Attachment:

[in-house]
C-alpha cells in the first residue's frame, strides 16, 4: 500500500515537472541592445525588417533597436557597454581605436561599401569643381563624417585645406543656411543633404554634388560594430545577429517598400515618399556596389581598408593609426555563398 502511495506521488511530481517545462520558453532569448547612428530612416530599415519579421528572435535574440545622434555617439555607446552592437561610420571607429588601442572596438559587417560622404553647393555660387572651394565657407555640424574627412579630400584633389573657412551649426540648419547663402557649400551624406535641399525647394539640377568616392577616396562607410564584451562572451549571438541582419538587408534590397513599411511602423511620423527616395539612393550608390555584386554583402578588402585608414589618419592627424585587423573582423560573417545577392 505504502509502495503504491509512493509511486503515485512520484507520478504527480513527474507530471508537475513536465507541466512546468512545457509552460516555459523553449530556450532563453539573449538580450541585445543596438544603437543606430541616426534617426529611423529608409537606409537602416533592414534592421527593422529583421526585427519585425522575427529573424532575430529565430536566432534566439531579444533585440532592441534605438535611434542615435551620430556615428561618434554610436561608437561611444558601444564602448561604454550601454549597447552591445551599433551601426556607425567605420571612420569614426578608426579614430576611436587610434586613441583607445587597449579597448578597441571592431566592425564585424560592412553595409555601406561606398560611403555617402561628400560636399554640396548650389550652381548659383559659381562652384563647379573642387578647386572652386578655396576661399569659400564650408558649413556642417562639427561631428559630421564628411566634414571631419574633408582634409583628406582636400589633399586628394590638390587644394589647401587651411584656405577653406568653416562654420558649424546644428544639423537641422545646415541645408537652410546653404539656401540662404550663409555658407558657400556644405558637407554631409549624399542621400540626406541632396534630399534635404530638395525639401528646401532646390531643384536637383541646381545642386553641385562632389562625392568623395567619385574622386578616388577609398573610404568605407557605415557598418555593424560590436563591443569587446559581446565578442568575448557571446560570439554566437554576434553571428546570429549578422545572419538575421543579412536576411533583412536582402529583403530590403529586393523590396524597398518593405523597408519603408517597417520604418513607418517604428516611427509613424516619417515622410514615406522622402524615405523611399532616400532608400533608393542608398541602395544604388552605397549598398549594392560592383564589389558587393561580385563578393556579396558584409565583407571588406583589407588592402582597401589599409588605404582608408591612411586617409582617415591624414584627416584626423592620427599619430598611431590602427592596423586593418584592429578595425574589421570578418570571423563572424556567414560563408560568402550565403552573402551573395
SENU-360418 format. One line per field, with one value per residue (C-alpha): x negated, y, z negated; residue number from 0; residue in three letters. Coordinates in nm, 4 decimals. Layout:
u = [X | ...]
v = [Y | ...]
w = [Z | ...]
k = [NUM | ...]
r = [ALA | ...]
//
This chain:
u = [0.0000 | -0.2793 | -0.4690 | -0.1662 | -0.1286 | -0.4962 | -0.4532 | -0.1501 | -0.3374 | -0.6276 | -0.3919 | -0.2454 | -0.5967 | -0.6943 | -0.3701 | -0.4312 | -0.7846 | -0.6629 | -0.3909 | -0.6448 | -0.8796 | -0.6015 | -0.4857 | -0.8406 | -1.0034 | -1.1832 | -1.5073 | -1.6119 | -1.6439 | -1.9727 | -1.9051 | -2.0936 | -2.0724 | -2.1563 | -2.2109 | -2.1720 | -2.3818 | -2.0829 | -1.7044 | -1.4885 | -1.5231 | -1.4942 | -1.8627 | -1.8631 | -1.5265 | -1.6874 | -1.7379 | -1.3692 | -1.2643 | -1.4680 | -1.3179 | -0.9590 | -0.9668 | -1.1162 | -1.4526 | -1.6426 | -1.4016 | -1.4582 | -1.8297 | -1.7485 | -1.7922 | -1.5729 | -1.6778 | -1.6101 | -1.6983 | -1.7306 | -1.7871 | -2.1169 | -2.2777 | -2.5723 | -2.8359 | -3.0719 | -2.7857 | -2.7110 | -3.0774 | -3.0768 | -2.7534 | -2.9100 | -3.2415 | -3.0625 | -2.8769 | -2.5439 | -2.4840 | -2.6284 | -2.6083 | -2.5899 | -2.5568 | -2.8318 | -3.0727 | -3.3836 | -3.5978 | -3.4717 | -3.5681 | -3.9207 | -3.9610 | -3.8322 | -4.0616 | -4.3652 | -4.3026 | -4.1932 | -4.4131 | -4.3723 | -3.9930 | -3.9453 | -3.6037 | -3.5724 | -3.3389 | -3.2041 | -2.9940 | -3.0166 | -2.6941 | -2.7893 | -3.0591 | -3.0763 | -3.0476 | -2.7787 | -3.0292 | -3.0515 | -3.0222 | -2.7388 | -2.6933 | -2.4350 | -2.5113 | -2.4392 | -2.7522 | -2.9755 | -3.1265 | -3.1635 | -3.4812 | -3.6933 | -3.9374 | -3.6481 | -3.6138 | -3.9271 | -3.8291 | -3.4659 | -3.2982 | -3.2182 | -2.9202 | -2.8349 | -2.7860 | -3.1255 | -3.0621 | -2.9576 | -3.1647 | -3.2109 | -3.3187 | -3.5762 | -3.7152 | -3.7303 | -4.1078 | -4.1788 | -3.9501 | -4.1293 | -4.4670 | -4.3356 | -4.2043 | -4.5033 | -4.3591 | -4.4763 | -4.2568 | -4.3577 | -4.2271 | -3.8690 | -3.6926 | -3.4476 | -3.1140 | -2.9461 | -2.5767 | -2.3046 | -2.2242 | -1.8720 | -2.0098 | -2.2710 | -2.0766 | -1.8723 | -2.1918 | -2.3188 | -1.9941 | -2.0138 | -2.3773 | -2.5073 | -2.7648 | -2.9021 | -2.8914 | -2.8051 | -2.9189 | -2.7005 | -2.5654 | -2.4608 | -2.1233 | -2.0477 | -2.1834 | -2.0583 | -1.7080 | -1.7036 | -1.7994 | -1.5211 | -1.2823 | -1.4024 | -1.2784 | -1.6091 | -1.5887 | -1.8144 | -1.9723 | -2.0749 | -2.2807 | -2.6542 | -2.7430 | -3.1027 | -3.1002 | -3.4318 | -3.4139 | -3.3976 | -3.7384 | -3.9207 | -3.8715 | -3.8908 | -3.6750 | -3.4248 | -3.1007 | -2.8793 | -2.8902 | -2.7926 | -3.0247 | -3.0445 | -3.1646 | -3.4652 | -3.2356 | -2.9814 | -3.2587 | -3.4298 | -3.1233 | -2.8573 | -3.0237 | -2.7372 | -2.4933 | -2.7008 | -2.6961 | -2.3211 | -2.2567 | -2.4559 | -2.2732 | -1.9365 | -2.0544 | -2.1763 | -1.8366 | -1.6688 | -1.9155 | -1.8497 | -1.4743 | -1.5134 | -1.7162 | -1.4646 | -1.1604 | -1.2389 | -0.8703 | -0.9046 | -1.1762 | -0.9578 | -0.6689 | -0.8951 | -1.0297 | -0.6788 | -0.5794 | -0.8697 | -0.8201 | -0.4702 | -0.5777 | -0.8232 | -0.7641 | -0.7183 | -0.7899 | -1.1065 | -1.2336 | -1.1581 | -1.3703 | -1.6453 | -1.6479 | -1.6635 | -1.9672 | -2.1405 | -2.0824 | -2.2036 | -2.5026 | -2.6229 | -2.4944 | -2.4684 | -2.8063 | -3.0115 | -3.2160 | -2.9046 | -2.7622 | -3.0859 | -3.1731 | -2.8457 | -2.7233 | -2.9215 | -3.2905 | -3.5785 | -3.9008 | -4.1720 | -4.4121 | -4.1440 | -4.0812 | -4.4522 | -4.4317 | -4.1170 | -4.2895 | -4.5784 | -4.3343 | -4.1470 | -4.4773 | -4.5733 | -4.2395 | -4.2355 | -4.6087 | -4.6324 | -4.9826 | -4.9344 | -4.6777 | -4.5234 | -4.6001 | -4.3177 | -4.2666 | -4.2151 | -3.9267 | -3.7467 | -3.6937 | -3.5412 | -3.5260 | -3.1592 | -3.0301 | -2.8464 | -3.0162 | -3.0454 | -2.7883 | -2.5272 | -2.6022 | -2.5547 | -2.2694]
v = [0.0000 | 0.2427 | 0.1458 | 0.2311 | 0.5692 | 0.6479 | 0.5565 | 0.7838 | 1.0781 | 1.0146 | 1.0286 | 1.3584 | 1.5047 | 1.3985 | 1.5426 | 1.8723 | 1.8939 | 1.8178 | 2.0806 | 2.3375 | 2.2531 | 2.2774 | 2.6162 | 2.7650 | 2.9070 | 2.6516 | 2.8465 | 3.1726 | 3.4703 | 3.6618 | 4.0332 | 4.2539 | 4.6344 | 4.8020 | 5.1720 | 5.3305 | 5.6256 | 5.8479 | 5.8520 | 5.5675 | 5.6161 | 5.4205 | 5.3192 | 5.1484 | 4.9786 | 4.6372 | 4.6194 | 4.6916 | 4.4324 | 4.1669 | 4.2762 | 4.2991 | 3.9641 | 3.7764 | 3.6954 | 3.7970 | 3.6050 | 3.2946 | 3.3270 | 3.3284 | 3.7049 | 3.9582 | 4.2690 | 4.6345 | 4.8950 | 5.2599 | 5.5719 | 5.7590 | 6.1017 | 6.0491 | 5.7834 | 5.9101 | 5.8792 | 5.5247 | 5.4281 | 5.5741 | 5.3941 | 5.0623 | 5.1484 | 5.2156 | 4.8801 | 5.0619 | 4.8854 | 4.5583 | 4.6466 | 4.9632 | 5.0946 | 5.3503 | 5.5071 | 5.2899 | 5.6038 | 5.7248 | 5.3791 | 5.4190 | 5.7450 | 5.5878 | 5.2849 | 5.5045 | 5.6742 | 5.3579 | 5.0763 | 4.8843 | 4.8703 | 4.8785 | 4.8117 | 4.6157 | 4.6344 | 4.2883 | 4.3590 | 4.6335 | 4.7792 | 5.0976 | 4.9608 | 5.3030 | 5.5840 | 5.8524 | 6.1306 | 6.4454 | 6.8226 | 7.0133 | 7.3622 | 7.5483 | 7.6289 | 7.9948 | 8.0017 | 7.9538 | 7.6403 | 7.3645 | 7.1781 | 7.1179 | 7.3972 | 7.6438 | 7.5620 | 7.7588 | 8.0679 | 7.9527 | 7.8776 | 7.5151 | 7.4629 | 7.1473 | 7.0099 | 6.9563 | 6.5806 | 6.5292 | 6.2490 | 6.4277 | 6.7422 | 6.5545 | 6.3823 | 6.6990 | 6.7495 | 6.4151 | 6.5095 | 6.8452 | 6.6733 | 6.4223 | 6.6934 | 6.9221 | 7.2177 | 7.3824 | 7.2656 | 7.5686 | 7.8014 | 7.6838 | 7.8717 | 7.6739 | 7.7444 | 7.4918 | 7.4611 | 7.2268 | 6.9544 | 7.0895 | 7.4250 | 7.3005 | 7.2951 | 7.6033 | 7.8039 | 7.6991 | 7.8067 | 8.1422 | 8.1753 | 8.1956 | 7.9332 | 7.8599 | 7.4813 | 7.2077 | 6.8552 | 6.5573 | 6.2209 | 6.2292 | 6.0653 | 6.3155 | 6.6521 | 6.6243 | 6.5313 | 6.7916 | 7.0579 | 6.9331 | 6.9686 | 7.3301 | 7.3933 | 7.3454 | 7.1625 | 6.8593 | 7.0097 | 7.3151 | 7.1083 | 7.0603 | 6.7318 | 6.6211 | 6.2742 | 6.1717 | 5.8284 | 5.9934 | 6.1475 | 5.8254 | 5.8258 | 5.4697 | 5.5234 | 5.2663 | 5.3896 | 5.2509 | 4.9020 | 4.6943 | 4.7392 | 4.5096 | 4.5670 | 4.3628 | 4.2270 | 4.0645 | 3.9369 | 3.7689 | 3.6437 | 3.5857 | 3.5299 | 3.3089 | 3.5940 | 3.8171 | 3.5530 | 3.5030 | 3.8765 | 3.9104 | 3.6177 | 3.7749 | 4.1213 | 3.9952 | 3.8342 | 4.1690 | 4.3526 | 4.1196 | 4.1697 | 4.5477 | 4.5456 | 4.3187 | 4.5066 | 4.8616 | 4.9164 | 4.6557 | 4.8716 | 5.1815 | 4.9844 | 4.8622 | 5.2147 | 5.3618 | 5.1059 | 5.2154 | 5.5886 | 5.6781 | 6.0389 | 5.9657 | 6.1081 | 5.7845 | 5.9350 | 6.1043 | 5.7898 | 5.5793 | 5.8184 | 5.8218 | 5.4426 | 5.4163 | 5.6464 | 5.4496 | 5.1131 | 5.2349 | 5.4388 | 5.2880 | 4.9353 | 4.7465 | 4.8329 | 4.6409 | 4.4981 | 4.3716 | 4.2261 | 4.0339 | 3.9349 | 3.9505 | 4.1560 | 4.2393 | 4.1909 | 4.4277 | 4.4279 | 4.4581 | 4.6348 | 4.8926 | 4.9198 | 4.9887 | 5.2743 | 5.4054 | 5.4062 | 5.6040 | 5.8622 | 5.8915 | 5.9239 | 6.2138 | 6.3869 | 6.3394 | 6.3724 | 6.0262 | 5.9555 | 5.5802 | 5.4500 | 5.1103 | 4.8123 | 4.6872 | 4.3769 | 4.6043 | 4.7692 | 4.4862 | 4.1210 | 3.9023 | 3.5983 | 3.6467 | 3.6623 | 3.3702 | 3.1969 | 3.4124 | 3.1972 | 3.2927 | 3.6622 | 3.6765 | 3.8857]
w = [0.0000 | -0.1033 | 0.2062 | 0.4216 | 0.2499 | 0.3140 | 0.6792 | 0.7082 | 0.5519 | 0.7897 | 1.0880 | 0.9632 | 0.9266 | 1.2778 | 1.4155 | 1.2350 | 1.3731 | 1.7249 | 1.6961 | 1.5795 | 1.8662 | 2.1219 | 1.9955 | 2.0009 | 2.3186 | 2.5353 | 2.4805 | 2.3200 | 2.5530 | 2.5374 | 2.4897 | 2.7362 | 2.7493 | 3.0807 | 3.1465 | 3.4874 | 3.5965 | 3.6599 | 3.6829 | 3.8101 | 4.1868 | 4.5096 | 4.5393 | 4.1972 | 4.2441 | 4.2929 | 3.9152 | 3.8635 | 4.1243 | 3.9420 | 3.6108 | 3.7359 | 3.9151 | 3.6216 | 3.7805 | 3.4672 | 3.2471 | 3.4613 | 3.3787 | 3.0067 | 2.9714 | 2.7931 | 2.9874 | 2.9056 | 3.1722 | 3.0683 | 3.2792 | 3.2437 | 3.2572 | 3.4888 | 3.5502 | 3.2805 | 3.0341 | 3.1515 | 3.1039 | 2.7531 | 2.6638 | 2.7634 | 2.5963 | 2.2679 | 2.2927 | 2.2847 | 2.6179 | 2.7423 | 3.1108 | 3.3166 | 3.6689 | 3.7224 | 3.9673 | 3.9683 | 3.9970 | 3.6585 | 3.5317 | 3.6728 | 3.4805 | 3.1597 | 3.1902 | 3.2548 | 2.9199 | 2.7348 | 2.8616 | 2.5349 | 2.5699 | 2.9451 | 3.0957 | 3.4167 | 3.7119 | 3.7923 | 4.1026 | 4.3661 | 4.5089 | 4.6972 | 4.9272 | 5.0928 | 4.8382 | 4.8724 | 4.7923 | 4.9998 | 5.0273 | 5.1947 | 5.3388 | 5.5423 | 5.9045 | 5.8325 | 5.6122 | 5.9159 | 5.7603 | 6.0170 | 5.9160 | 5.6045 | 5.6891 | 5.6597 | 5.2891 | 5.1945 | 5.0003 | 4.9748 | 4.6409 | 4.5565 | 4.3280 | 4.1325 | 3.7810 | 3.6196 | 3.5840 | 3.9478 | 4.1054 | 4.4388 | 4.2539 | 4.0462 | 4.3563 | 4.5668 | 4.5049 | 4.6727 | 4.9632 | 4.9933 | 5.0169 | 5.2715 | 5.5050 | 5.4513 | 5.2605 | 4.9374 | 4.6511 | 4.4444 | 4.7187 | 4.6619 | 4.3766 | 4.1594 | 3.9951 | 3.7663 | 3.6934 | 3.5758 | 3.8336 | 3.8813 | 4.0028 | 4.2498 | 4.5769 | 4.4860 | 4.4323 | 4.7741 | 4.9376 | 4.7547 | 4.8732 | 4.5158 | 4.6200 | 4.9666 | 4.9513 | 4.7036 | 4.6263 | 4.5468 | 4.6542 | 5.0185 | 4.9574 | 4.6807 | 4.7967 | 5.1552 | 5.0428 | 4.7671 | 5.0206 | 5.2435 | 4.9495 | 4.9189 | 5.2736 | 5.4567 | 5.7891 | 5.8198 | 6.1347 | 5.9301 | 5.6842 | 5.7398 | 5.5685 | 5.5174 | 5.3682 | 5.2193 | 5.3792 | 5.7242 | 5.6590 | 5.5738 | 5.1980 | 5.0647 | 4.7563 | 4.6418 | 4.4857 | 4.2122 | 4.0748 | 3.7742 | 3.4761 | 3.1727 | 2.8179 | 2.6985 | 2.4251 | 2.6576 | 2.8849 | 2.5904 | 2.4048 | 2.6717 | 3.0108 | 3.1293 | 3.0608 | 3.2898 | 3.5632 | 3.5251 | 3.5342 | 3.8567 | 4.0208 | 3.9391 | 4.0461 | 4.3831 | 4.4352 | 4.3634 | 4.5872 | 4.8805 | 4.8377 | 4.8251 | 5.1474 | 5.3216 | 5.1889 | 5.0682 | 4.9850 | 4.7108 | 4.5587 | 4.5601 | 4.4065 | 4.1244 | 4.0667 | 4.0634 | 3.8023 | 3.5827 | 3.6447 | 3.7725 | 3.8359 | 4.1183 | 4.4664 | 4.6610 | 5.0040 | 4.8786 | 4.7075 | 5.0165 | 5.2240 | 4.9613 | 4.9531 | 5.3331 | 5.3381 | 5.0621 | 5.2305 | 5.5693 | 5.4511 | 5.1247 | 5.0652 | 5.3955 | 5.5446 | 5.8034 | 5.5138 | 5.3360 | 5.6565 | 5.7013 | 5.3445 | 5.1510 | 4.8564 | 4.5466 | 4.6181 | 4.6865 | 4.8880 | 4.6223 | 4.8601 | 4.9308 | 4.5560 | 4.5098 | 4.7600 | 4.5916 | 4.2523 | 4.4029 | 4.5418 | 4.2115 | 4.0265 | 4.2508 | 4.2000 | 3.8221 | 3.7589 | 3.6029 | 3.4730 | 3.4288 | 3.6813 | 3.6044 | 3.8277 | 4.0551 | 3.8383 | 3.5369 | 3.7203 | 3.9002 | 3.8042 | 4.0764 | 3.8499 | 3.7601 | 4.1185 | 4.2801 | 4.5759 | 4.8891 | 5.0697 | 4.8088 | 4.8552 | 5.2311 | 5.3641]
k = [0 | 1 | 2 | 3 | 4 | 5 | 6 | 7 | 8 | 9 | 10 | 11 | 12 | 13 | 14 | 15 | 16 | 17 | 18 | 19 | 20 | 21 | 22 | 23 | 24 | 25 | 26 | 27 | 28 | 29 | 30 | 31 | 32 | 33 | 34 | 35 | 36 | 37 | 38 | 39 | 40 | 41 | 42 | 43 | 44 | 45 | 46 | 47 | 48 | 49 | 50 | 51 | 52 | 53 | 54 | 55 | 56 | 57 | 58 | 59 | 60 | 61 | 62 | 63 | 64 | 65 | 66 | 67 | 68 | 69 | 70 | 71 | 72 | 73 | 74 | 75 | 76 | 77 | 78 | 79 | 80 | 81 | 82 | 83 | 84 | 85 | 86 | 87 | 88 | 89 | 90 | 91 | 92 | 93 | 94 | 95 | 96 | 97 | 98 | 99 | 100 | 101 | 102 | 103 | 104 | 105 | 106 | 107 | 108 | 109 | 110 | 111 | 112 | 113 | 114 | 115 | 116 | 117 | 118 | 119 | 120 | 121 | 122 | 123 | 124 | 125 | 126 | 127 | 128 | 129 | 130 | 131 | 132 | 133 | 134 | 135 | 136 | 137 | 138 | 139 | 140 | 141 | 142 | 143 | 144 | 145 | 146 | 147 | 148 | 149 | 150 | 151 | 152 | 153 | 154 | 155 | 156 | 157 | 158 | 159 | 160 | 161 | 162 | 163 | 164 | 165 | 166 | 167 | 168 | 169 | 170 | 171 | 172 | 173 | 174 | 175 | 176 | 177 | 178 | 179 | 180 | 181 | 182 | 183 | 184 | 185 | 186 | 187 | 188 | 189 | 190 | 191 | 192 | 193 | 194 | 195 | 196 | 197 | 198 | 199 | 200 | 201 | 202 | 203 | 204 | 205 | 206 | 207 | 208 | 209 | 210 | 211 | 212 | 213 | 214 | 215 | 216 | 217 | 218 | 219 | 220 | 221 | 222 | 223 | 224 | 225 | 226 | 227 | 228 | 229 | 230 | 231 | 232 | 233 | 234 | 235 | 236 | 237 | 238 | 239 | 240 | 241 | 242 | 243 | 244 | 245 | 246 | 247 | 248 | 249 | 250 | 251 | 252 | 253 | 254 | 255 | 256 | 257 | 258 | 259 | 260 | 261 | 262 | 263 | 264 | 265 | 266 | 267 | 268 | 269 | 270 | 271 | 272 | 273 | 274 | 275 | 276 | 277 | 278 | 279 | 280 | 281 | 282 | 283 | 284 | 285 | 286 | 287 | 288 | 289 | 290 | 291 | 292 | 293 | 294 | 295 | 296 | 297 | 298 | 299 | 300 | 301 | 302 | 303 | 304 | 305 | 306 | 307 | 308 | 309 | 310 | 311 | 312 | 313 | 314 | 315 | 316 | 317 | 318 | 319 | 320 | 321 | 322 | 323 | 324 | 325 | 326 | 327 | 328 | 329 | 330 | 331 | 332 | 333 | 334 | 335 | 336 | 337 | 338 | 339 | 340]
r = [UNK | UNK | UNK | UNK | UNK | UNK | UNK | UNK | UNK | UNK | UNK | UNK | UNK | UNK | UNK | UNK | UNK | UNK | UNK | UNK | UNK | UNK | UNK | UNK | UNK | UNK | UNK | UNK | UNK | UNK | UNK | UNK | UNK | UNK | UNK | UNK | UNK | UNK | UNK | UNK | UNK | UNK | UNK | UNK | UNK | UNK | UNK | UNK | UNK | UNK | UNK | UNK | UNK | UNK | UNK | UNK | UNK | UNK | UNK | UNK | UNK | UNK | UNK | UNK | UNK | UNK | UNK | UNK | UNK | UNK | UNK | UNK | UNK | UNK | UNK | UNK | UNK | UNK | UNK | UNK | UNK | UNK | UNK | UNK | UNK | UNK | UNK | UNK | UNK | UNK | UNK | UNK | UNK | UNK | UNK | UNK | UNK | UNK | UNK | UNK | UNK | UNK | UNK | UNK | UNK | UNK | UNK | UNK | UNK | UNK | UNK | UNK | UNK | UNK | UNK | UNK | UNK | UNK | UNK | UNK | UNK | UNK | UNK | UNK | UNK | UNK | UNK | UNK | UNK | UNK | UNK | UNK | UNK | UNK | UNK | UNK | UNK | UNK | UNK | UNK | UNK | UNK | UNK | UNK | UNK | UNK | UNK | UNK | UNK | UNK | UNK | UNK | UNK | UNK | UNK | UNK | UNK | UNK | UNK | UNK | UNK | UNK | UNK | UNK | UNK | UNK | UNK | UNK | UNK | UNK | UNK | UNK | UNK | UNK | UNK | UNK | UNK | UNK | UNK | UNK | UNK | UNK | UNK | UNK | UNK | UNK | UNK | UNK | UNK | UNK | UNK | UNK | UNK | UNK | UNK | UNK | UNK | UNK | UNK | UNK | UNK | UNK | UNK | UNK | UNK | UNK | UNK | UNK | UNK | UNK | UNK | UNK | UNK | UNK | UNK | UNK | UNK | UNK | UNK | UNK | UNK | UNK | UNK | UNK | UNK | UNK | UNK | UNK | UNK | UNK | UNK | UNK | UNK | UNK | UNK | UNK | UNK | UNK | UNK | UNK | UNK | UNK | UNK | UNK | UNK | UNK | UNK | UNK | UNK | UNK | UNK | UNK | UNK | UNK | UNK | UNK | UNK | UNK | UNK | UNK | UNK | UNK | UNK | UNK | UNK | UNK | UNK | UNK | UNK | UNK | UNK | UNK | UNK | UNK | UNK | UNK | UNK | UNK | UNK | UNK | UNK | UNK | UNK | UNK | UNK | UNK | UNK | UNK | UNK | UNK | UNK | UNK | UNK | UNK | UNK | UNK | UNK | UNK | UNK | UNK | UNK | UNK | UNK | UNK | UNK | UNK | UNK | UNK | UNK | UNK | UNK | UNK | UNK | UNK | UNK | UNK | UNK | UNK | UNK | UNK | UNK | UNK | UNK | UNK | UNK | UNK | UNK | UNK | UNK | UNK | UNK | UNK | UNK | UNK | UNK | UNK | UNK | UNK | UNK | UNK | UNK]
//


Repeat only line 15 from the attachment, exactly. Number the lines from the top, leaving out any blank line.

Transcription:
r = [UNK | UNK | UNK | UNK | UNK | UNK | UNK | UNK | UNK | UNK | UNK | UNK | UNK | UNK | UNK | UNK | UNK | UNK | UNK | UNK | UNK | UNK | UNK | UNK | UNK | UNK | UNK | UNK | UNK | UNK | UNK | UNK | UNK | UNK | UNK | UNK | UNK | UNK | UNK | UNK | UNK | UNK | UNK | UNK | UNK | UNK | UNK | UNK | UNK | UNK | UNK | UNK | UNK | UNK | UNK | UNK | UNK | UNK | UNK | UNK | UNK | UNK | UNK | UNK | UNK | UNK | UNK | UNK | UNK | UNK | UNK | UNK | UNK | UNK | UNK | UNK | UNK | UNK | UNK | UNK | UNK | UNK | UNK | UNK | UNK | UNK | UNK | UNK | UNK | UNK | UNK | UNK | UNK | UNK | UNK | UNK | UNK | UNK | UNK | UNK | UNK | UNK | UNK | UNK | UNK | UNK | UNK | UNK | UNK | UNK | UNK | UNK | UNK | UNK | UNK | UNK | UNK | UNK | UNK | UNK | UNK | UNK | UNK | UNK | UNK | UNK | UNK | UNK | UNK | UNK | UNK | UNK | UNK | UNK | UNK | UNK | UNK | UNK | UNK | UNK | UNK | UNK | UNK | UNK | UNK | UNK | UNK | UNK | UNK | UNK | UNK | UNK | UNK | UNK | UNK | UNK | UNK | UNK | UNK | UNK | UNK | UNK | UNK | UNK | UNK | UNK | UNK | UNK | UNK | UNK | UNK | UNK | UNK | UNK | UNK | UNK | UNK | UNK | UNK | UNK | UNK | UNK | UNK | UNK | UNK | UNK | UNK | UNK | UNK | UNK | UNK | UNK | UNK | UNK | UNK | UNK | UNK | UNK | UNK | UNK | UNK | UNK | UNK | UNK | UNK | UNK | UNK | UNK | UNK | UNK | UNK | UNK | UNK | UNK | UNK | UNK | UNK | UNK | UNK | UNK | UNK | UNK | UNK | UNK | UNK | UNK | UNK | UNK | UNK | UNK | UNK | UNK | UNK | UNK | UNK | UNK | UNK | UNK | UNK | UNK | UNK | UNK | UNK | UNK | UNK | UNK | UNK | UNK | UNK | UNK | UNK | UNK | UNK | UNK | UNK | UNK | UNK | UNK | UNK | UNK | UNK | UNK | UNK | UNK | UNK | UNK | UNK | UNK | UNK | UNK | UNK | UNK | UNK | UNK | UNK | UNK | UNK | UNK | UNK | UNK | UNK | UNK | UNK | UNK | UNK | UNK | UNK | UNK | UNK | UNK | UNK | UNK | UNK | UNK | UNK | UNK | UNK | UNK | UNK | UNK | UNK | UNK | UNK | UNK | UNK | UNK | UNK | UNK | UNK | UNK | UNK | UNK | UNK | UNK | UNK | UNK | UNK | UNK | UNK | UNK | UNK | UNK | UNK | UNK | UNK | UNK | UNK | UNK | UNK | UNK | UNK | UNK | UNK | UNK | UNK | UNK | UNK | UNK | UNK | UNK | UNK]